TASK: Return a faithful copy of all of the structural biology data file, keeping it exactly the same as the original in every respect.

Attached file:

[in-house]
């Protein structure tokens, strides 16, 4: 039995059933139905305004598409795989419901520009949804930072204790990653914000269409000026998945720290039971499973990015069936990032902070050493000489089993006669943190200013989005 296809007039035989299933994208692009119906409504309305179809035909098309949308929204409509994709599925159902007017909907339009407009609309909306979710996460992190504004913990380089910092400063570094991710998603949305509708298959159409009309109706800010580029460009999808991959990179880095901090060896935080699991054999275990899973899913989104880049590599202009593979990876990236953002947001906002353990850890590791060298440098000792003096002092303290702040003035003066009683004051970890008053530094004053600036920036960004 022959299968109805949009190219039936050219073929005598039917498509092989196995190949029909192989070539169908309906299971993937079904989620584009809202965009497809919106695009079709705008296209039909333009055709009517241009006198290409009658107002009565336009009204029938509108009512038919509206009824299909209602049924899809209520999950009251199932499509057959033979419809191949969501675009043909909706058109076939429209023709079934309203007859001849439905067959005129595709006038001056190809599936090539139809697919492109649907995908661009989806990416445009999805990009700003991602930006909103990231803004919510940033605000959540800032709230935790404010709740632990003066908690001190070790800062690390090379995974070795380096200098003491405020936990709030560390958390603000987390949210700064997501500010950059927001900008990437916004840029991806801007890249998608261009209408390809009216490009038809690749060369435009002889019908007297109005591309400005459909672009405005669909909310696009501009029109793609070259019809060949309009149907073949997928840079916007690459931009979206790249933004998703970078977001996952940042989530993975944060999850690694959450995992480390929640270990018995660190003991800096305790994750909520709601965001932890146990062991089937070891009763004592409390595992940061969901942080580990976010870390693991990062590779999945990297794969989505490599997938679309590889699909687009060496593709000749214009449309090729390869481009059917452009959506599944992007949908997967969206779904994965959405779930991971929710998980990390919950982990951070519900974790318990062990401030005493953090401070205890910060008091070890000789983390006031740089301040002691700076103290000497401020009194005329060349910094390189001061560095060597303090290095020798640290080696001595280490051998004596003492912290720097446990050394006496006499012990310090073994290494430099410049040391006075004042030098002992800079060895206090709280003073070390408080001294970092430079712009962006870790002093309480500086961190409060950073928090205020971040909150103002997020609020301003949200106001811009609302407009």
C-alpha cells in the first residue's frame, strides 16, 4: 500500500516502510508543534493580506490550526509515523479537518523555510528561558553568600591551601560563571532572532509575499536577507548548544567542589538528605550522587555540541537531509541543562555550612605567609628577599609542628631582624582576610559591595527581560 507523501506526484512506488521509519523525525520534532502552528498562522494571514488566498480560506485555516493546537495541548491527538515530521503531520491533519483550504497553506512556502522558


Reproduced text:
[in-house]
């Protein structure tokens, strides 16, 4: 039995059933139905305004598409795989419901520009949804930072204790990653914000269409000026998945720290039971499973990015069936990032902070050493000489089993006669943190200013989005 296809007039035989299933994208692009119906409504309305179809035909098309949308929204409509994709599925159902007017909907339009407009609309909306979710996460992190504004913990380089910092400063570094991710998603949305509708298959159409009309109706800010580029460009999808991959990179880095901090060896935080699991054999275990899973899913989104880049590599202009593979990876990236953002947001906002353990850890590791060298440098000792003096002092303290702040003035003066009683004051970890008053530094004053600036920036960004 022959299968109805949009190219039936050219073929005598039917498509092989196995190949029909192989070539169908309906299971993937079904989620584009809202965009497809919106695009079709705008296209039909333009055709009517241009006198290409009658107002009565336009009204029938509108009512038919509206009824299909209602049924899809209520999950009251199932499509057959033979419809191949969501675009043909909706058109076939429209023709079934309203007859001849439905067959005129595709006038001056190809599936090539139809697919492109649907995908661009989806990416445009999805990009700003991602930006909103990231803004919510940033605000959540800032709230935790404010709740632990003066908690001190070790800062690390090379995974070795380096200098003491405020936990709030560390958390603000987390949210700064997501500010950059927001900008990437916004840029991806801007890249998608261009209408390809009216490009038809690749060369435009002889019908007297109005591309400005459909672009405005669909909310696009501009029109793609070259019809060949309009149907073949997928840079916007690459931009979206790249933004998703970078977001996952940042989530993975944060999850690694959450995992480390929640270990018995660190003991800096305790994750909520709601965001932890146990062991089937070891009763004592409390595992940061969901942080580990976010870390693991990062590779999945990297794969989505490599997938679309590889699909687009060496593709000749214009449309090729390869481009059917452009959506599944992007949908997967969206779904994965959405779930991971929710998980990390919950982990951070519900974790318990062990401030005493953090401070205890910060008091070890000789983390006031740089301040002691700076103290000497401020009194005329060349910094390189001061560095060597303090290095020798640290080696001595280490051998004596003492912290720097446990050394006496006499012990310090073994290494430099410049040391006075004042030098002992800079060895206090709280003073070390408080001294970092430079712009962006870790002093309480500086961190409060950073928090205020971040909150103002997020609020301003949200106001811009609302407009």
C-alpha cells in the first residue's frame, strides 16, 4: 500500500516502510508543534493580506490550526509515523479537518523555510528561558553568600591551601560563571532572532509575499536577507548548544567542589538528605550522587555540541537531509541543562555550612605567609628577599609542628631582624582576610559591595527581560 507523501506526484512506488521509519523525525520534532502552528498562522494571514488566498480560506485555516493546537495541548491527538515530521503531520491533519483550504497553506512556502522558